The FIVE Key Ingredients
Your Off-Ice Goalie Training Must Include

By Maria L. Mountain, MSc
Certified Exercise Physiologist

Just like math, there is an order of operations that your off-ice goalie training must follow. What a terrible example, I hated math in school and I was not that great at it either. Let me think of a new example – okay, try this…it is like building a house. Now that is a much better example.

If you skip steps or take steps out of order you are going to end up with a pile of rubble at some stage. Just like your goalie training this is dangerous because on observation, everything might be going very well and looking great until BOOM – everything goes terribly wrong – READ: cracks in the foundation or the hockey goalie equivalent – groin strain, sports hernia, tweaked knee – – take your pick.

Even if you are doing exactly the right things, but you are doing them in the wrong order you could be sabotaging yourself without even knowing it.

Do you know anyone who takes their goalie training very seriously but they always seem to be injured? Now there are many factors that can contribute to an injury, but my first guess when an athlete seeks my help for a recurring injury is that there is an underlying issue that has nothing to do with the actual injury and that underlying issue is because they failed to follow the order of operations in their training.

So let’s make sure you’ve go it right. Just read through to double check that you are following the right progression and maximizing your progression on the ice.

The 5 Progressive Steps Every Goalie Must Follow To Add Inches To Their Butterfly, Turbo Charge Their Speed In The Crease And Dramatically Reduce The Risk Of Painful (frustrating) Tweaks.


I don’t think I am shocking anyone here with this one. If you cannot move, you cannot be the goalie, that is the truth. And goalies need to move is some pretty peculiar ways to play their position effectively. This is where a general fitness program or even following a hockey training program that was designed for skaters can fail the goalie.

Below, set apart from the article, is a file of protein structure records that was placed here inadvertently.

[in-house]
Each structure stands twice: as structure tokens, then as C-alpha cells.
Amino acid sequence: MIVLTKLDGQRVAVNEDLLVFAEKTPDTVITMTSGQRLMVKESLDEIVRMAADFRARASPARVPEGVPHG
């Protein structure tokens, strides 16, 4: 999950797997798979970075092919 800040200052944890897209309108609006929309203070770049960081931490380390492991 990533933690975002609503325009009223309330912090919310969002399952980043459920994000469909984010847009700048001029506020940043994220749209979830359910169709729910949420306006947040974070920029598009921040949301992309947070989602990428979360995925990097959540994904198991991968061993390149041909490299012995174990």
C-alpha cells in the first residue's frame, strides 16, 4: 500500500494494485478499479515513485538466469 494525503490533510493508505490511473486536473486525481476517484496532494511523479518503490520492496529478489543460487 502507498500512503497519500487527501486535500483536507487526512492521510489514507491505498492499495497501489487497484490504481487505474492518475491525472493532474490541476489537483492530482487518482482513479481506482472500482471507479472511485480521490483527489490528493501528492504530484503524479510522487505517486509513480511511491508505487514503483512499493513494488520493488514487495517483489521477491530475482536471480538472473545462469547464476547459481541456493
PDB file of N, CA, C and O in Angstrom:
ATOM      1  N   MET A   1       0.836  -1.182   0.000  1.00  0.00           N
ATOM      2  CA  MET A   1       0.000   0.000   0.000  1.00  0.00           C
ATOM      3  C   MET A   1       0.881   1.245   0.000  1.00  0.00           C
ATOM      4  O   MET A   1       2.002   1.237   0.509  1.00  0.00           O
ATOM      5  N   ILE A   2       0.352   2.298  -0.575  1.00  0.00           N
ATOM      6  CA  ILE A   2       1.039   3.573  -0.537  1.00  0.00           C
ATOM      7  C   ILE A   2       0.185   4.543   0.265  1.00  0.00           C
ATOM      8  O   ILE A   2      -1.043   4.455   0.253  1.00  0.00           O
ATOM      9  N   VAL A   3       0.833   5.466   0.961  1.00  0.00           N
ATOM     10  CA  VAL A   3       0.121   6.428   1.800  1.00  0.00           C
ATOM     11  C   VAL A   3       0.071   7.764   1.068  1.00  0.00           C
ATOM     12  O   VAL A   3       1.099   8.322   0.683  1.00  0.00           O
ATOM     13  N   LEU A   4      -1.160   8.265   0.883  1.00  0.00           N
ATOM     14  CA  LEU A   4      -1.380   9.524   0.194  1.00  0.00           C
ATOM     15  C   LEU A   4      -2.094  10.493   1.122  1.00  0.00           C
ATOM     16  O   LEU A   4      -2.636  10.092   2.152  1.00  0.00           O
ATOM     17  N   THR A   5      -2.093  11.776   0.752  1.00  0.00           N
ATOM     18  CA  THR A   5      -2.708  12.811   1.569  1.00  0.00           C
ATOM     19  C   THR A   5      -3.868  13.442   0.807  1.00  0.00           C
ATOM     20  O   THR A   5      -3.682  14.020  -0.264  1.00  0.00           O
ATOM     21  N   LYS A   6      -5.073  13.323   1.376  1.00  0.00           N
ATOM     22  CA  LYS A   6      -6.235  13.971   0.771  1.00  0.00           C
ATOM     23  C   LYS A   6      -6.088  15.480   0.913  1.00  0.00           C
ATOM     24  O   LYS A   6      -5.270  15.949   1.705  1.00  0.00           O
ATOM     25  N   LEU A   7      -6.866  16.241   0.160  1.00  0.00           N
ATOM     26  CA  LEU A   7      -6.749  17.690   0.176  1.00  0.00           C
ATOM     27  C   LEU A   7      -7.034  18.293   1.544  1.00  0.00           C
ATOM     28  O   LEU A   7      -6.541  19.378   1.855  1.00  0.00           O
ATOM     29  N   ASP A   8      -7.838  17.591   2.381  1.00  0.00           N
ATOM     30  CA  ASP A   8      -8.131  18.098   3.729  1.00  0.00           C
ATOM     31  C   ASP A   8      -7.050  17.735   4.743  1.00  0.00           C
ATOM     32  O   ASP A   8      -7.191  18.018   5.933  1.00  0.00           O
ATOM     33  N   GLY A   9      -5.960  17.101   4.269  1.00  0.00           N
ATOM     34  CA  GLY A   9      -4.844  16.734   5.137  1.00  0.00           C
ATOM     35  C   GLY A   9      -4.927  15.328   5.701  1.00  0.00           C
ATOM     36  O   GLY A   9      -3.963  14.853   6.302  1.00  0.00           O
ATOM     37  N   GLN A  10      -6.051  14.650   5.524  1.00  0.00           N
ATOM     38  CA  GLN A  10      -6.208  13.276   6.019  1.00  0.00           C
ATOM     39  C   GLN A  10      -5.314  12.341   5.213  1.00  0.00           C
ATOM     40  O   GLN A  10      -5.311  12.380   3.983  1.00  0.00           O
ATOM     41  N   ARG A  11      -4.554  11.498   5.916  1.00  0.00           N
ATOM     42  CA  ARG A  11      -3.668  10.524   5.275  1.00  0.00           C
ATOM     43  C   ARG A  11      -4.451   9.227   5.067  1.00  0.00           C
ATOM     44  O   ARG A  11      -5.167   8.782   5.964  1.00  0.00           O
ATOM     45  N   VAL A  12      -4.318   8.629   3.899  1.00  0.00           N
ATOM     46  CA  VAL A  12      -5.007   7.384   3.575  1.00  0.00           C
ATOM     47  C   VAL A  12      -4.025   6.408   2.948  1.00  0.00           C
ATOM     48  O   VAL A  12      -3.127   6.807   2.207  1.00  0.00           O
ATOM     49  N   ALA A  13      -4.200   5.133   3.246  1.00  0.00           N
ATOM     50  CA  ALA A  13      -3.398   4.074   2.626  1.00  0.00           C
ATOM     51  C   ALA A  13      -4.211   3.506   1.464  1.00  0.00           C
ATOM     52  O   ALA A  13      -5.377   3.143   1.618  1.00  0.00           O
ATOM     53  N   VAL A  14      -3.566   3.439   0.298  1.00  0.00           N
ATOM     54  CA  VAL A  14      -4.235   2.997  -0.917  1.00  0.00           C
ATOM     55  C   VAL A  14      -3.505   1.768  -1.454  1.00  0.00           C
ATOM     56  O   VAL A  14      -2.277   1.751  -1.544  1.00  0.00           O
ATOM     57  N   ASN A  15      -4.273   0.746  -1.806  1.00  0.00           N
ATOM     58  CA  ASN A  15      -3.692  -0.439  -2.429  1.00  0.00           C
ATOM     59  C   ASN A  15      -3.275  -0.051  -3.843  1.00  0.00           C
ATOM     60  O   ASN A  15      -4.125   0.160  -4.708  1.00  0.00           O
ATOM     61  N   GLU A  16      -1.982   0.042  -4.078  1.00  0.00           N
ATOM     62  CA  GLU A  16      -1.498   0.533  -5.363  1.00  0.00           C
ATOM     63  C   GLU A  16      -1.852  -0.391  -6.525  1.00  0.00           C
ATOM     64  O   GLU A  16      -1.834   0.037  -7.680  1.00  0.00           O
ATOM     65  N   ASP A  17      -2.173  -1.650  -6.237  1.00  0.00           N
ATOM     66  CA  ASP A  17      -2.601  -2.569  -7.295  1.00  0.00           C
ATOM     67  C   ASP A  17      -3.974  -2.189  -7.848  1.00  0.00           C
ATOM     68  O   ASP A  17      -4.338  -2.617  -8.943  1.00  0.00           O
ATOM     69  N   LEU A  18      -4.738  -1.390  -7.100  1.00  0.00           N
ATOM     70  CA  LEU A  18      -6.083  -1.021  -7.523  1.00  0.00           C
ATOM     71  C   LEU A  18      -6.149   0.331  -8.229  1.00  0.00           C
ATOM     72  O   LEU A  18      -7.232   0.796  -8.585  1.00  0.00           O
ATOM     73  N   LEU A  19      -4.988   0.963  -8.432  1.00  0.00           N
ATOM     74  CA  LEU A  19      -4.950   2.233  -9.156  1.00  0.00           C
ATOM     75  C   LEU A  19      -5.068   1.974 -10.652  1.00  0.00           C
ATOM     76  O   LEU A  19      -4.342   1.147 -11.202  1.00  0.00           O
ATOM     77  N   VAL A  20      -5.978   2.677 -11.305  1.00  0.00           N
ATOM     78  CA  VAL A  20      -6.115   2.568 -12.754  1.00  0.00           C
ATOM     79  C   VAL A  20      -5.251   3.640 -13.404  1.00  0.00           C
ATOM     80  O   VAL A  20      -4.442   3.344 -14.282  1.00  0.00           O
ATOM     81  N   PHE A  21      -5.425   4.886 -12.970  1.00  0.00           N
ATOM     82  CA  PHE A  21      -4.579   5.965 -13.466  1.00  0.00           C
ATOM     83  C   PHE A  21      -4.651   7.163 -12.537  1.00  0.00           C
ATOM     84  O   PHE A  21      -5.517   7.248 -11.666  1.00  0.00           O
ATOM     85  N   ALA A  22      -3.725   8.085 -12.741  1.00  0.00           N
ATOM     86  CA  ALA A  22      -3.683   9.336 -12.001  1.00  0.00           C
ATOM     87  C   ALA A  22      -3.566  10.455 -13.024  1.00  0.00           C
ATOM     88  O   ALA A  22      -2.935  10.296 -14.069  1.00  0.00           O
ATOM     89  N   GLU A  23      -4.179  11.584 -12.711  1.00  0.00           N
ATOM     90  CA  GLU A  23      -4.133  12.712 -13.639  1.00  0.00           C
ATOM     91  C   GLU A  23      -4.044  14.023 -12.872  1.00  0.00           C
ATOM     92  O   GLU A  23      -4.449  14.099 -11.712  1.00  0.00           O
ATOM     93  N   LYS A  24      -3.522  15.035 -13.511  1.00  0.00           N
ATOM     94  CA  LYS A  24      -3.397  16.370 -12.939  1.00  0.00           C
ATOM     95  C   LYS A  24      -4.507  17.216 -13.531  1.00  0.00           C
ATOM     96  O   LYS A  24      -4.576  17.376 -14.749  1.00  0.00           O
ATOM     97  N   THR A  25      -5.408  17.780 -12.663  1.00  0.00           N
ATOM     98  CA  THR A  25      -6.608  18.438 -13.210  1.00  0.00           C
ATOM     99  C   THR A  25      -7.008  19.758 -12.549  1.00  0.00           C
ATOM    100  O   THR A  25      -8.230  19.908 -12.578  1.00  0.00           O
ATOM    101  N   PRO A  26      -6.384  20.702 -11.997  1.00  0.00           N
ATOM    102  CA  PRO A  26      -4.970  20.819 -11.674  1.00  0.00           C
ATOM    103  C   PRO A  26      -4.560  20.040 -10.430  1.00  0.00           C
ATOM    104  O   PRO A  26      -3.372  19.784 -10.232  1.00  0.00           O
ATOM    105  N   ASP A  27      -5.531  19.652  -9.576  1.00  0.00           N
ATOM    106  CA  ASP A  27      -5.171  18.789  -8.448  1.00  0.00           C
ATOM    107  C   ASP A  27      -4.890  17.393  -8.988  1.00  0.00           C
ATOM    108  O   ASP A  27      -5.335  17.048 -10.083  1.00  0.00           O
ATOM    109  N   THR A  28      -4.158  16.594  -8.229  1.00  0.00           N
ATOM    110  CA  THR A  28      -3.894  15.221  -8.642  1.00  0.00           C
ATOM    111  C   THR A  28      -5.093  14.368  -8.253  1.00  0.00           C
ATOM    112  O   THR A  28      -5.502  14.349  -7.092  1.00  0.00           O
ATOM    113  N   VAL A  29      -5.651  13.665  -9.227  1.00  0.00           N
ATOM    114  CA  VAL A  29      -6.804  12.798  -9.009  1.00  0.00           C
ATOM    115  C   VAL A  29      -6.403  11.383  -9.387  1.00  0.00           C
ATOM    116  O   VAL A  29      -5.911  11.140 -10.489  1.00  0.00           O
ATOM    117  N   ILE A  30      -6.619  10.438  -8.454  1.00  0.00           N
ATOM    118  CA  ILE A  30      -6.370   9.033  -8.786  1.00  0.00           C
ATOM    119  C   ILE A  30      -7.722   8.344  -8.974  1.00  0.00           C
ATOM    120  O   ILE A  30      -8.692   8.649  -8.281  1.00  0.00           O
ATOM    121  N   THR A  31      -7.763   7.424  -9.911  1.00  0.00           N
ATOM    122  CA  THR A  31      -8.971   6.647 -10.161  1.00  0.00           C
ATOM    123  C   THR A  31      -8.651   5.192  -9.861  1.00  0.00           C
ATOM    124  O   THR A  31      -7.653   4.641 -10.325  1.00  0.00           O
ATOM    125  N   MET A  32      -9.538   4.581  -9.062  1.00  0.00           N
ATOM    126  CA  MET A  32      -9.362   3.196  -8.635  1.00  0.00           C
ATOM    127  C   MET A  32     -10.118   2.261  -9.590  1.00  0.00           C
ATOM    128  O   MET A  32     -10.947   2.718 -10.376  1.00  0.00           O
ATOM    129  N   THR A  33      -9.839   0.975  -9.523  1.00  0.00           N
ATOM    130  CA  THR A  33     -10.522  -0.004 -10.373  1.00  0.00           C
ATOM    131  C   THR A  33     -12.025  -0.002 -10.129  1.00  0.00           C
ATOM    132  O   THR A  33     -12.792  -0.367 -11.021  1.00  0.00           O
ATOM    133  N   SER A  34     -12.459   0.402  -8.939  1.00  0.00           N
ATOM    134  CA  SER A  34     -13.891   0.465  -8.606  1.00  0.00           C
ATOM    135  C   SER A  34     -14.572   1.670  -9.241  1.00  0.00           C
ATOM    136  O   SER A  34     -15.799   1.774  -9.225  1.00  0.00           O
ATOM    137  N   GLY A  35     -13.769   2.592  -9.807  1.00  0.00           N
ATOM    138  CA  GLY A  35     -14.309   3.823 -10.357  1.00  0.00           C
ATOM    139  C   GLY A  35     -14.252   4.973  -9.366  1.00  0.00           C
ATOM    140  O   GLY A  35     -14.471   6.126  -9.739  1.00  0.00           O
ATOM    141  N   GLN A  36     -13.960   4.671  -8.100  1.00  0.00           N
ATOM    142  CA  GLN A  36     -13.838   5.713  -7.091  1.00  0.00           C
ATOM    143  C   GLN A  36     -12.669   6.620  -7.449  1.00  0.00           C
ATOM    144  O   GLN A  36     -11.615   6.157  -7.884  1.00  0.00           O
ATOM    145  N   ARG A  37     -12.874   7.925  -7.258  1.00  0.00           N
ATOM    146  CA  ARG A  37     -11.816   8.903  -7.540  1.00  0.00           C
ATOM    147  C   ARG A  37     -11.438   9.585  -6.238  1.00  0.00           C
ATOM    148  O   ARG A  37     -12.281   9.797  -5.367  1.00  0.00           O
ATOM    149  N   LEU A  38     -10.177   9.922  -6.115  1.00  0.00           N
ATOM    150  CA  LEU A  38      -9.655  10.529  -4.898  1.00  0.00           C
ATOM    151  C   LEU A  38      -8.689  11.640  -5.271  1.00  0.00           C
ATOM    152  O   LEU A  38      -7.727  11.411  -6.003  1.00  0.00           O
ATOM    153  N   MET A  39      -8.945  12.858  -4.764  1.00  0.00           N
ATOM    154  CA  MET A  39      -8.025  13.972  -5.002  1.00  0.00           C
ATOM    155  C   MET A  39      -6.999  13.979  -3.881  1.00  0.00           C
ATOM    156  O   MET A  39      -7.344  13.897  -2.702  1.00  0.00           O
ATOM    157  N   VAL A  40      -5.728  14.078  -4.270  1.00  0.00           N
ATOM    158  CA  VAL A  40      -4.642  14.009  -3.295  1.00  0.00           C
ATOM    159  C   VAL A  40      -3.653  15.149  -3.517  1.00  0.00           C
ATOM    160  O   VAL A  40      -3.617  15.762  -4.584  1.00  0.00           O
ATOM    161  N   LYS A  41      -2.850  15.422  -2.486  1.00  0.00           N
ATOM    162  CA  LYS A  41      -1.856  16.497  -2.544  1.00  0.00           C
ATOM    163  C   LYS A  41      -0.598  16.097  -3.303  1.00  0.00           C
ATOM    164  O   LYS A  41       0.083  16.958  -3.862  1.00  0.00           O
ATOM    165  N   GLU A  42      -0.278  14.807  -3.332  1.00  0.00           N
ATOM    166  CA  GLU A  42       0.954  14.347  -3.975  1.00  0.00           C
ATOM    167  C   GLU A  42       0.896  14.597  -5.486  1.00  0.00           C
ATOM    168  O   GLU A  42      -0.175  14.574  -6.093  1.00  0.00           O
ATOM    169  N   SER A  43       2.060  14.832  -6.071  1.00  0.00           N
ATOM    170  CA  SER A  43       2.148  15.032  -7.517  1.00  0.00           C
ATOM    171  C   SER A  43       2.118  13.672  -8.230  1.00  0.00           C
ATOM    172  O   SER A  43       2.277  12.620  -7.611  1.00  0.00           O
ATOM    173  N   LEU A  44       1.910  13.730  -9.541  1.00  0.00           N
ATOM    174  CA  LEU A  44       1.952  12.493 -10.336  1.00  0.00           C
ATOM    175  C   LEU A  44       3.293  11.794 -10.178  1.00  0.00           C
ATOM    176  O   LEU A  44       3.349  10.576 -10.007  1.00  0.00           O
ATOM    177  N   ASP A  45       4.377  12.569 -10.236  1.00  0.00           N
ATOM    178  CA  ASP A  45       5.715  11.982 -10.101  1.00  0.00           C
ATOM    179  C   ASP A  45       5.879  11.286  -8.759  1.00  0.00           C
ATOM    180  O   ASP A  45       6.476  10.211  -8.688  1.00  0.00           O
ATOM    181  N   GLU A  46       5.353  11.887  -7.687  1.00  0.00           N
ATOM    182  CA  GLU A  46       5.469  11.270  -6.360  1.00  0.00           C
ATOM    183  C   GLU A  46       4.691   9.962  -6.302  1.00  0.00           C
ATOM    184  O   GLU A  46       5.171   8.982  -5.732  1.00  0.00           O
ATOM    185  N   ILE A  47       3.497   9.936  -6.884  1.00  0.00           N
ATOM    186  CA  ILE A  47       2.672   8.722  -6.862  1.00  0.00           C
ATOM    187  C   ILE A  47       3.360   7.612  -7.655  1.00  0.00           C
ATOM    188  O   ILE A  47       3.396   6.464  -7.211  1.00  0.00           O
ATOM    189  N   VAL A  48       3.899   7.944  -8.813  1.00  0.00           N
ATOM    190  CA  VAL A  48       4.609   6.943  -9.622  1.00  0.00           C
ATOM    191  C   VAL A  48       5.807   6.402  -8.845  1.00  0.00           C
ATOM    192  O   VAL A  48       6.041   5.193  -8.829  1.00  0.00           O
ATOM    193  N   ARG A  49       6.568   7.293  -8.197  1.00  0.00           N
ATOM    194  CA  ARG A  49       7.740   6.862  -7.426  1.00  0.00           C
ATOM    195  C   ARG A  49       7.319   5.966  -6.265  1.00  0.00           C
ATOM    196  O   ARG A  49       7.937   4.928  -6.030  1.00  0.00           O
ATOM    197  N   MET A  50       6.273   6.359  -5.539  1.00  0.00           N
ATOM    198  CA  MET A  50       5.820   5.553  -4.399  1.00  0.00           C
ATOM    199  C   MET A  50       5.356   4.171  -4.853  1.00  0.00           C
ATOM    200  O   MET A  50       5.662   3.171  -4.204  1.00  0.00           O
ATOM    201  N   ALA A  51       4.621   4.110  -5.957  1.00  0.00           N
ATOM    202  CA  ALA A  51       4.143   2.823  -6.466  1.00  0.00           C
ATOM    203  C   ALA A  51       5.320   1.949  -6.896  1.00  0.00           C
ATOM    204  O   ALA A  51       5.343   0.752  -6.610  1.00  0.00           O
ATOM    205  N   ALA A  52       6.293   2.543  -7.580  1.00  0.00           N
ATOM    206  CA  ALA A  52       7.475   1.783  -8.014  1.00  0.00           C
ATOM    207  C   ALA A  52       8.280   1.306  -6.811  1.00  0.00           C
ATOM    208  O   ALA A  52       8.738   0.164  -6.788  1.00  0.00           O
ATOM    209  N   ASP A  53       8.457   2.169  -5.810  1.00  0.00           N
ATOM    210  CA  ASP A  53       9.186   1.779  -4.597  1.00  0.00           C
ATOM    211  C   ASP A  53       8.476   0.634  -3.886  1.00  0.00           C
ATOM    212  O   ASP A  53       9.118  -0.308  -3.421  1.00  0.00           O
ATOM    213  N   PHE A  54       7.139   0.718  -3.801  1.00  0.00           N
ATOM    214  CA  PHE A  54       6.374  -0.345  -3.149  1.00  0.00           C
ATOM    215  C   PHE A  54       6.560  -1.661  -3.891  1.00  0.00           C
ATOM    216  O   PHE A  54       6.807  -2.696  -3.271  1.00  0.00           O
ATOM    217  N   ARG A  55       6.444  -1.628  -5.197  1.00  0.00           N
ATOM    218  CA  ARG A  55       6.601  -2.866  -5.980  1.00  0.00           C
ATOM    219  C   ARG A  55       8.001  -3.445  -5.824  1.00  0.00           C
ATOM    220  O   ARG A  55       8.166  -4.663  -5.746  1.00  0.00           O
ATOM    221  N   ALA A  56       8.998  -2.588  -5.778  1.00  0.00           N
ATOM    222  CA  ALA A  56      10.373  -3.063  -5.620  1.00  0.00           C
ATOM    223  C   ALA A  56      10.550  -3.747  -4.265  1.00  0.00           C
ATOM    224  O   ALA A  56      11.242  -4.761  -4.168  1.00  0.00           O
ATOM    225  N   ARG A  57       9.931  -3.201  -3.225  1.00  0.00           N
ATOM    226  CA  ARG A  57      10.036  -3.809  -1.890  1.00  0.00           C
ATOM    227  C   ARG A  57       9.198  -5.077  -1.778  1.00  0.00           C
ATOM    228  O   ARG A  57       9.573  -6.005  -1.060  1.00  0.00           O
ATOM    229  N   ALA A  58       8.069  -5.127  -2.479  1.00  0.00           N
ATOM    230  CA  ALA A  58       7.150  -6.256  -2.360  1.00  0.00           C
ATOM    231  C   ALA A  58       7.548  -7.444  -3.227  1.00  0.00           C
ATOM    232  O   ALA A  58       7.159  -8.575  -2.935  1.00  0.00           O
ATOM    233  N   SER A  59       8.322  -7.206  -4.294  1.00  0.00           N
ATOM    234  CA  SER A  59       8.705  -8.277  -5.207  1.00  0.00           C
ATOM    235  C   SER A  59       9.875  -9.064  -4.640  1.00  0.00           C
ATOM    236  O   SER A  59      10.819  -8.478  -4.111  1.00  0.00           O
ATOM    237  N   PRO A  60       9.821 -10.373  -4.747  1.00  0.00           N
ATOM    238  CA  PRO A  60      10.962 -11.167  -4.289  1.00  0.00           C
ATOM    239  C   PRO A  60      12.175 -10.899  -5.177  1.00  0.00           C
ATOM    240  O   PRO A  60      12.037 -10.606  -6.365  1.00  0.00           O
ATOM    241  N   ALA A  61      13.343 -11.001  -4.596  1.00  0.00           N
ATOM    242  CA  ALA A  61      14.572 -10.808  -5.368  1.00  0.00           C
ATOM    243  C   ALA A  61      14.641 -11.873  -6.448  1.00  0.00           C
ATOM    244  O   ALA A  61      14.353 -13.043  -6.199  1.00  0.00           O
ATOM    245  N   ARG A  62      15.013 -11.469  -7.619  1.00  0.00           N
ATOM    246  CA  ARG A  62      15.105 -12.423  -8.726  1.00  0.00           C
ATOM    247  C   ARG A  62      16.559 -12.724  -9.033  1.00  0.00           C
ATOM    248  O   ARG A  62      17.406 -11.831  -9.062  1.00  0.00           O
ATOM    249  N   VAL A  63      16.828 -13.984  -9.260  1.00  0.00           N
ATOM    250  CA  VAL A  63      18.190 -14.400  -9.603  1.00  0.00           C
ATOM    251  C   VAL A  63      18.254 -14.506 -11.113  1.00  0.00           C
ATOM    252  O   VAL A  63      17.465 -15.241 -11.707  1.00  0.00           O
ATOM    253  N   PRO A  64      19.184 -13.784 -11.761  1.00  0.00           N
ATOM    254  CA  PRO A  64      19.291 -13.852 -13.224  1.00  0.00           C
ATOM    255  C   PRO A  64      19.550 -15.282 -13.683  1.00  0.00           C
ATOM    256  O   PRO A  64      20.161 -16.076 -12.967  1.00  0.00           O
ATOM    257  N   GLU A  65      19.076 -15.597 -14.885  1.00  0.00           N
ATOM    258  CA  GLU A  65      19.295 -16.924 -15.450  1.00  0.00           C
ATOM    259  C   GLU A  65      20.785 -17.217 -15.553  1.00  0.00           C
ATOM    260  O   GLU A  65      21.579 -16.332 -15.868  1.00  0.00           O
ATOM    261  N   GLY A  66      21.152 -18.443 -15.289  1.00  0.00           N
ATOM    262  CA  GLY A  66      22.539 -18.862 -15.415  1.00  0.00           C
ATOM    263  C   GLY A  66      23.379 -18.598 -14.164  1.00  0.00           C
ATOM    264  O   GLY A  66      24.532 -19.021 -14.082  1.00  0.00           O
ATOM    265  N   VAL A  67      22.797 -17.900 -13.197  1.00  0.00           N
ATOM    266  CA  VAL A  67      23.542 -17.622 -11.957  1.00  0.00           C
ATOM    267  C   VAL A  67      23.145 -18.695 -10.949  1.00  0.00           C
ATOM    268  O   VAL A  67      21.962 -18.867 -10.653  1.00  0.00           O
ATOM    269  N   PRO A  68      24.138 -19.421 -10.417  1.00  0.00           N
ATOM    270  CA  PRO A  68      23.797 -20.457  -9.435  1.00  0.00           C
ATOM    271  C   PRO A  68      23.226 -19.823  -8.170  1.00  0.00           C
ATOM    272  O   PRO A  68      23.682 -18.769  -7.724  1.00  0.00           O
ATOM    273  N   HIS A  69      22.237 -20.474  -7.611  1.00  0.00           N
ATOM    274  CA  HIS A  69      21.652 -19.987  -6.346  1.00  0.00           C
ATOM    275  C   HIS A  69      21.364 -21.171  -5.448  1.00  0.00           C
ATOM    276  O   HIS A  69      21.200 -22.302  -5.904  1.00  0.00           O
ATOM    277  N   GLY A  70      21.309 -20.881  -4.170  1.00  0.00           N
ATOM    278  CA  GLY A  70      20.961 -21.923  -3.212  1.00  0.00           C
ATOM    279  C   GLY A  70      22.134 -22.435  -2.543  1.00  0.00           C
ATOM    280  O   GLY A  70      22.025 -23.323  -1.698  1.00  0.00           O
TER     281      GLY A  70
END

You see, stretching individual muscles in isolation is fine, but will only get you so far. Goalies need to stretch through their functional movement patterns.

Before I move on to the next priority for goalie training, I want to be clear that the flexibility I am talking about is not your ability to do the splits every which way – that is a nice to have and may or may not come with time depending on your anatomy.

What I am talking about is the hip mobility to give you a wider butterfly flare without putting undue strain on your medial collateral ligament (MCL) and the flexibility to do a butterfly slide without putting undue strain on your lower back.


Without getting into too much detail, the reason you are the strongest in the mid-range of motion is because your muscles do not lengthen and shorten like an elastic band.

Muscle filaments (of which there are thousands and thousands in every muscle fiber) slide past one another as the muscle lengthens and contracts. So when a muscle is stretched to its limit, that muscle is literally at the end of its rope. Like hanging on by your fingertips.

If you knew you would be hanging over a cliff by your fingertips and someone was going to jump on your back – do you think you might do some training for that event? Um yeah, me too.

So in your goalie training, you need to execute strong, powerful and stable movements through your functional range of motion. You also need to train the small muscles that stabilize the joints in all positions as the big prime movers and trying to yank and shear those joints out of alignment. It sounds very complicated, but it is actually quite simple once you know exactly how to do it safely.

This goes way beyond core training, this is like core training for every single joint in the body. Failure to address this stability as a priority will lead to injury, every time, sooner or later.

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